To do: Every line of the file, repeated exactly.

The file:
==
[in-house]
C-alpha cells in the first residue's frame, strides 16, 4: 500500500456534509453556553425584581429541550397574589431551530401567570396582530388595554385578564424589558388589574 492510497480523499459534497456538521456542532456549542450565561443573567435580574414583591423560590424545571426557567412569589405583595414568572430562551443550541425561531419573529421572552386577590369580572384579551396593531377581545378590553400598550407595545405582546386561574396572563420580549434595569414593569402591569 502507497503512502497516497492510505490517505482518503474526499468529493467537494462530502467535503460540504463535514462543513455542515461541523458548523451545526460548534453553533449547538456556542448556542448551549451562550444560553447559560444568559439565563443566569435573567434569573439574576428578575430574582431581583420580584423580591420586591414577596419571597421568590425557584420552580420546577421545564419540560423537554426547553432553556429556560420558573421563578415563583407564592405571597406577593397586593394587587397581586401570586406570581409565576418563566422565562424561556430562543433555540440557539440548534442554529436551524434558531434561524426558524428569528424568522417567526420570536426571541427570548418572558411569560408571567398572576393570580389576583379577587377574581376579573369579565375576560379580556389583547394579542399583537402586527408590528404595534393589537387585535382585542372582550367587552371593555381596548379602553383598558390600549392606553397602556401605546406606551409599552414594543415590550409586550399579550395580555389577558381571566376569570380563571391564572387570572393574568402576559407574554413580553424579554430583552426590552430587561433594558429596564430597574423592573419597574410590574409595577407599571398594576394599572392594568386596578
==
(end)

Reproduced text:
[in-house]
C-alpha cells in the first residue's frame, strides 16, 4: 500500500456534509453556553425584581429541550397574589431551530401567570396582530388595554385578564424589558388589574 492510497480523499459534497456538521456542532456549542450565561443573567435580574414583591423560590424545571426557567412569589405583595414568572430562551443550541425561531419573529421572552386577590369580572384579551396593531377581545378590553400598550407595545405582546386561574396572563420580549434595569414593569402591569 502507497503512502497516497492510505490517505482518503474526499468529493467537494462530502467535503460540504463535514462543513455542515461541523458548523451545526460548534453553533449547538456556542448556542448551549451562550444560553447559560444568559439565563443566569435573567434569573439574576428578575430574582431581583420580584423580591420586591414577596419571597421568590425557584420552580420546577421545564419540560423537554426547553432553556429556560420558573421563578415563583407564592405571597406577593397586593394587587397581586401570586406570581409565576418563566422565562424561556430562543433555540440557539440548534442554529436551524434558531434561524426558524428569528424568522417567526420570536426571541427570548418572558411569560408571567398572576393570580389576583379577587377574581376579573369579565375576560379580556389583547394579542399583537402586527408590528404595534393589537387585535382585542372582550367587552371593555381596548379602553383598558390600549392606553397602556401605546406606551409599552414594543415590550409586550399579550395580555389577558381571566376569570380563571391564572387570572393574568402576559407574554413580553424579554430583552426590552430587561433594558429596564430597574423592573419597574410590574409595577407599571398594576394599572392594568386596578